Archive for the ‘danube’ Tag

Budapest – Danube River & Margaret Island   10 comments


After lunch we hopped on another tram and headed down to the south end of the city to pick up a river bus


It was the only time my trusty Lonely Planet guides let me down. Heading for the recommended boat stop we had to cross some busy roads and dusty road works to reach it. When we got there and after several minutes deciphering the timetable it turned out that only a couple of boats a day stopped here and the main route was on the opposite side of the river. We had to retrace the busy roads and roadworks to cross the bridge although it did afford us a nice view up the river


The boat arrived shortly after and we were pleased to find that it was included on our 3 day transport pass 🙂


We found a table at the back and settled in for a very leisurely trip along the Danube


The boat is slow and stops many times but it does pass by all the sights and under all the bridges at a nice steady pace. Very relaxing


The Liberty Bridge overlooked by the monument up on the hill





The Elizabeth Bridge


And the Royal Palace. Loads of people got off here so we were able to snag some seats at the front


The Szechenyi Chain Bridge



And then pride of place, a close riverside passage by the Parliament Building


It looks absolutely stunning and magnificent from the river




The Margaret Island Bridge


Having cruised up the river for over an hour we decided some exercise was in order and we hopped off onto Margaret Island


As the name suggests it’s an island in the middle of the Danube and it’s really rather splendid. In effect a woodland and park with huge expanses of grass and gardens. When we set foot, we heard music and were drawn to a large fountain. It was a display set to the cheesiest music you could imagine. Think fountains set to the music from a cartoon aimed at 4-year-old little girls, My Little Pony or the like, and you get the idea. It was hilariously bad and I wished I’d taken some video.


There are several art exhibitions, bars restaurants and such-like and a huge open air swimming complex. The island is pretty much traffic free and would be a great place for a leisurely cycle around. In fact on a hot summers day you could spend a whole day here rather than the brief stroll we had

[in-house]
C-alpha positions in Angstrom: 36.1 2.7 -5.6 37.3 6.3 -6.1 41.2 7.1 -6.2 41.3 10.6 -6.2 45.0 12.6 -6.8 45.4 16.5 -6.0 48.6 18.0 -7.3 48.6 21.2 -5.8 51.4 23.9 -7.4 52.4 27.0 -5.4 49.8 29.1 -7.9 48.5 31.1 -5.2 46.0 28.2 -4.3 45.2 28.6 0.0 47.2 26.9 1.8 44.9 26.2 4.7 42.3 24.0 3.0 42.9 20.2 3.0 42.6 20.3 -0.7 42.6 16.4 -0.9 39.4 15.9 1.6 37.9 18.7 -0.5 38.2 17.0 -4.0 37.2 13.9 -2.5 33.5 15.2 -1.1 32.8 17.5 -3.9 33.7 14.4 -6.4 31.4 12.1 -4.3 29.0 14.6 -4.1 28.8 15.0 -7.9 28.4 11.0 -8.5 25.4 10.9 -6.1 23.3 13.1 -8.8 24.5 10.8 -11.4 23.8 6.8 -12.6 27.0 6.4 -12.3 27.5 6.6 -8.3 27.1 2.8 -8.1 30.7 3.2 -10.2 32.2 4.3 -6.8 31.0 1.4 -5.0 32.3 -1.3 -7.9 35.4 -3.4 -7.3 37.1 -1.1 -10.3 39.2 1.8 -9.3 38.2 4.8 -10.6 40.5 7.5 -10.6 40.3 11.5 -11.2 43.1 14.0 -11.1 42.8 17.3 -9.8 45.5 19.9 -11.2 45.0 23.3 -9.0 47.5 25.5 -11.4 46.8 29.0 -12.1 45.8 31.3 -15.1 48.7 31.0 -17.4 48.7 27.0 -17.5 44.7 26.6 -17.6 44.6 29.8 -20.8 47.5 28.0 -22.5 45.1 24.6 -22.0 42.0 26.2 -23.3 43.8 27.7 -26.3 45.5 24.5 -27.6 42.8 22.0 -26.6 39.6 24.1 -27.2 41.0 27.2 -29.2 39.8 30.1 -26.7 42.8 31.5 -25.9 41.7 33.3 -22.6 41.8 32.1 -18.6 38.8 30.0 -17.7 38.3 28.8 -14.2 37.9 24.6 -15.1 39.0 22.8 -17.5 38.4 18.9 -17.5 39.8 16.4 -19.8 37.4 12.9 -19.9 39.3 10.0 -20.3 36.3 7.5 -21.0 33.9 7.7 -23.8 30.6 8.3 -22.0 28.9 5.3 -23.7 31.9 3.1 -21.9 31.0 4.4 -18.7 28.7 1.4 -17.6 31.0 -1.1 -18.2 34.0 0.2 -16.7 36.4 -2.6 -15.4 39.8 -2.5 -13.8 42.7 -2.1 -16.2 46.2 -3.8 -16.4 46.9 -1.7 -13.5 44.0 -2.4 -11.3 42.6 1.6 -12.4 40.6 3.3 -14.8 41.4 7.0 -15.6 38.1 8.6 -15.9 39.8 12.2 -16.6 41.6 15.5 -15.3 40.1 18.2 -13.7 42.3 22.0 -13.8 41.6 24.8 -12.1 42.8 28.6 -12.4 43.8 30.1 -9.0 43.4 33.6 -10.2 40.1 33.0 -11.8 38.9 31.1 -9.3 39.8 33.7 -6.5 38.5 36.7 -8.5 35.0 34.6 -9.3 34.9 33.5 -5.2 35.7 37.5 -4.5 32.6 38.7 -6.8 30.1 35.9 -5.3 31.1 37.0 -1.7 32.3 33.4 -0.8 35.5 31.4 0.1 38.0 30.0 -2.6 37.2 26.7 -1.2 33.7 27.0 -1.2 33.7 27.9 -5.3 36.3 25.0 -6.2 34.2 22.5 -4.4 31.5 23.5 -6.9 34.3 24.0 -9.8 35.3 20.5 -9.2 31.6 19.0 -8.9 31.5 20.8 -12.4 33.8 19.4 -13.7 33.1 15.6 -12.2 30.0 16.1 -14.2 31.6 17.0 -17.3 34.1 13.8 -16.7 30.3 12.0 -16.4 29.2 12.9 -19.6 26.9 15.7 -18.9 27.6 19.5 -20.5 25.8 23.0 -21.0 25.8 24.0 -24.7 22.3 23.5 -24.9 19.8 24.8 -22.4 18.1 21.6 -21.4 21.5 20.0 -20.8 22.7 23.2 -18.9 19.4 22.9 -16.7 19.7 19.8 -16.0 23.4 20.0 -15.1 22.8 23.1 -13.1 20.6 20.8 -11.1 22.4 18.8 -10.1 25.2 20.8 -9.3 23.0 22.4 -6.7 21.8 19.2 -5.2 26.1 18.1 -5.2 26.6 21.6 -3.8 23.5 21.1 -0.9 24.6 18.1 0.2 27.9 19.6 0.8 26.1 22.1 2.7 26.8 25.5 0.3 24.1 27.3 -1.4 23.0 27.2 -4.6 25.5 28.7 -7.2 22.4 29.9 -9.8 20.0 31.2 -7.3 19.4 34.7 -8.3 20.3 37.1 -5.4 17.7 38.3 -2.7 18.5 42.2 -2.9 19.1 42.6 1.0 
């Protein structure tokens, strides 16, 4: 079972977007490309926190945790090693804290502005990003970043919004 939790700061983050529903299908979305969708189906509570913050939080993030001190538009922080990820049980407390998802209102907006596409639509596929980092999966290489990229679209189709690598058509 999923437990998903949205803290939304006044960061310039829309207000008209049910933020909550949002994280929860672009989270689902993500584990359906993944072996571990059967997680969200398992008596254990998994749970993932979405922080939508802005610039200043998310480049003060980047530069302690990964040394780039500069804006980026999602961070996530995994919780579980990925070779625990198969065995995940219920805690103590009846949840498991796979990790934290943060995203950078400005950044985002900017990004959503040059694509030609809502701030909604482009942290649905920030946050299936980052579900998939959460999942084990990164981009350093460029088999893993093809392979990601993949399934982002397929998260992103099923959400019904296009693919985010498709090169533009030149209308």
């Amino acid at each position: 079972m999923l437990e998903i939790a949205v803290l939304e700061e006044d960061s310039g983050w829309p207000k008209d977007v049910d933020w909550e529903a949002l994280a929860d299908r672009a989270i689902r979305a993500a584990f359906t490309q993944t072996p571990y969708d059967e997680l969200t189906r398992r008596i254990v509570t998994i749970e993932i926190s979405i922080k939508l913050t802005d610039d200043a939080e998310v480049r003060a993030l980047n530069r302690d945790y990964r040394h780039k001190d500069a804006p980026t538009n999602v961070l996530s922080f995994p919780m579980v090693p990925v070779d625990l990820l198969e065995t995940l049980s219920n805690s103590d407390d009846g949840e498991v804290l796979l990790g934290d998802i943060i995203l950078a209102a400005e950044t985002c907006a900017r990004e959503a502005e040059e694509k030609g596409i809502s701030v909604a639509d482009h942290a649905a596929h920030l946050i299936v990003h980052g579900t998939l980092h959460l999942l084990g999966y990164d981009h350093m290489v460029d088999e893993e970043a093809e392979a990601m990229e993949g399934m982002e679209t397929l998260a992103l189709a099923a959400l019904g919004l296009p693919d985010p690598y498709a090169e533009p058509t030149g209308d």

Near the northern end were some Japanese style gardens, beautiful in the afternoon sun



All we had to do was to wait by the riverside for our bus off the island and catch a metro back home



Our evening meal was from a Hungarian takeaway. Not only was it excellent (in a huge portions of greasy meat and potatoes kind of way) but astoundingly cheap. I bought 3 huge portions for the grand sum of a tenner in total. The Hungarian Forint is one of those with lots of zeros in before you convert to pounds so it sounded a lot when I paid up before realising how cheap it was. A cracking day finished off with an evening stroll to scoff some more chimney cake


Budapest – Welcome & Parliament   10 comments


New country, new city.  A short – relatively – train ride and I was into my first eastern European city, Budapest


As we agreed with friends before set off we’d try and take a photo of all the trains we traveled on. This is an Austrian Railjet train


Budapest Keleti station. A wonderful old building that I neglected to take a shot of the equally impressive outside.


We stayed in an apartment hotel in the middle of the city. A huge apartment that we felt immediately at home in, probably on account of the fact that everything seemed to be from IKEA much like our own house!

As we’d lost a few hours of our time in Budapest there wasn’t a moment to waste. We dumped bags and headed straight out for a quick look around


I like Budapest straight away. We were lucky with the weather, clear warm and sunny. Budapest can be brutally hot in the summer but the rain of the night before had delivered a warm, clear, perfect evening. We took an amble through the city towards the river for our first glimpse of the mighty Danube


And mighty it is. A huge expanse of fast flowing water. All great cities need a river or waterfront. The Danube gives Budapest a perfect reflection for its bridges, castles and contemporary architecture



One of the older hotels across Szechenyi Ter (Ter is Hungarian for Square)